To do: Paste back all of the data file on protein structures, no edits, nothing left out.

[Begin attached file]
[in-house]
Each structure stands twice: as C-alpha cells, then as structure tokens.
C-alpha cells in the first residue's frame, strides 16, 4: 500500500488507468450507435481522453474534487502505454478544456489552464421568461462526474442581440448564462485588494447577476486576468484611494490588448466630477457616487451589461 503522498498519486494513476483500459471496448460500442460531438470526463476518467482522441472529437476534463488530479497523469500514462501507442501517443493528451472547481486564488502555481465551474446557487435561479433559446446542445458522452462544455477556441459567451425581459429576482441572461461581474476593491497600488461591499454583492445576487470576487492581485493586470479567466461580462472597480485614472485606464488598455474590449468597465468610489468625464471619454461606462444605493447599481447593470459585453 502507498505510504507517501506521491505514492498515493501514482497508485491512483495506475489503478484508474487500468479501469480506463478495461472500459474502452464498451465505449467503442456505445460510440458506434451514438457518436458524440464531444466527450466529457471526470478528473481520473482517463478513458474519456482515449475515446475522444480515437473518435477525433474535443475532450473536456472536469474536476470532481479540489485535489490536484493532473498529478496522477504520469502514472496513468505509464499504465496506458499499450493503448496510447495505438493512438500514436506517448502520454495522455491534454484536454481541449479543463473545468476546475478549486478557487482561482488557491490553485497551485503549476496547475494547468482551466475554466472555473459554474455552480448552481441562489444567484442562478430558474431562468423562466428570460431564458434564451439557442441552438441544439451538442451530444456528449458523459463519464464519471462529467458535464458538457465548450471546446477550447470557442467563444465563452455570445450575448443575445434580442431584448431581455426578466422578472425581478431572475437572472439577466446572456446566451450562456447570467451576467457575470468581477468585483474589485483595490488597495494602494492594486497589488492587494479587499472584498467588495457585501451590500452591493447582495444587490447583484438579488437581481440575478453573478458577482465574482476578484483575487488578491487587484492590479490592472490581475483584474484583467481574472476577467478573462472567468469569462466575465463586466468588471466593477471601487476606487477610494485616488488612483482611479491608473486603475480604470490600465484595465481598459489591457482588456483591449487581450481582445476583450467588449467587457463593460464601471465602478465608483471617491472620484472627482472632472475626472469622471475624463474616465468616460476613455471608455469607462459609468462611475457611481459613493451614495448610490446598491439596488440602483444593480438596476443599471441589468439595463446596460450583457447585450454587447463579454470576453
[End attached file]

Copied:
[in-house]
Each structure stands twice: as C-alpha cells, then as structure tokens.
C-alpha cells in the first residue's frame, strides 16, 4: 500500500488507468450507435481522453474534487502505454478544456489552464421568461462526474442581440448564462485588494447577476486576468484611494490588448466630477457616487451589461 503522498498519486494513476483500459471496448460500442460531438470526463476518467482522441472529437476534463488530479497523469500514462501507442501517443493528451472547481486564488502555481465551474446557487435561479433559446446542445458522452462544455477556441459567451425581459429576482441572461461581474476593491497600488461591499454583492445576487470576487492581485493586470479567466461580462472597480485614472485606464488598455474590449468597465468610489468625464471619454461606462444605493447599481447593470459585453 502507498505510504507517501506521491505514492498515493501514482497508485491512483495506475489503478484508474487500468479501469480506463478495461472500459474502452464498451465505449467503442456505445460510440458506434451514438457518436458524440464531444466527450466529457471526470478528473481520473482517463478513458474519456482515449475515446475522444480515437473518435477525433474535443475532450473536456472536469474536476470532481479540489485535489490536484493532473498529478496522477504520469502514472496513468505509464499504465496506458499499450493503448496510447495505438493512438500514436506517448502520454495522455491534454484536454481541449479543463473545468476546475478549486478557487482561482488557491490553485497551485503549476496547475494547468482551466475554466472555473459554474455552480448552481441562489444567484442562478430558474431562468423562466428570460431564458434564451439557442441552438441544439451538442451530444456528449458523459463519464464519471462529467458535464458538457465548450471546446477550447470557442467563444465563452455570445450575448443575445434580442431584448431581455426578466422578472425581478431572475437572472439577466446572456446566451450562456447570467451576467457575470468581477468585483474589485483595490488597495494602494492594486497589488492587494479587499472584498467588495457585501451590500452591493447582495444587490447583484438579488437581481440575478453573478458577482465574482476578484483575487488578491487587484492590479490592472490581475483584474484583467481574472476577467478573462472567468469569462466575465463586466468588471466593477471601487476606487477610494485616488488612483482611479491608473486603475480604470490600465484595465481598459489591457482588456483591449487581450481582445476583450467588449467587457463593460464601471465602478465608483471617491472620484472627482472632472475626472469622471475624463474616465468616460476613455471608455469607462459609468462611475457611481459613493451614495448610490446598491439596488440602483444593480438596476443599471441589468439595463446596460450583457447585450454587447463579454470576453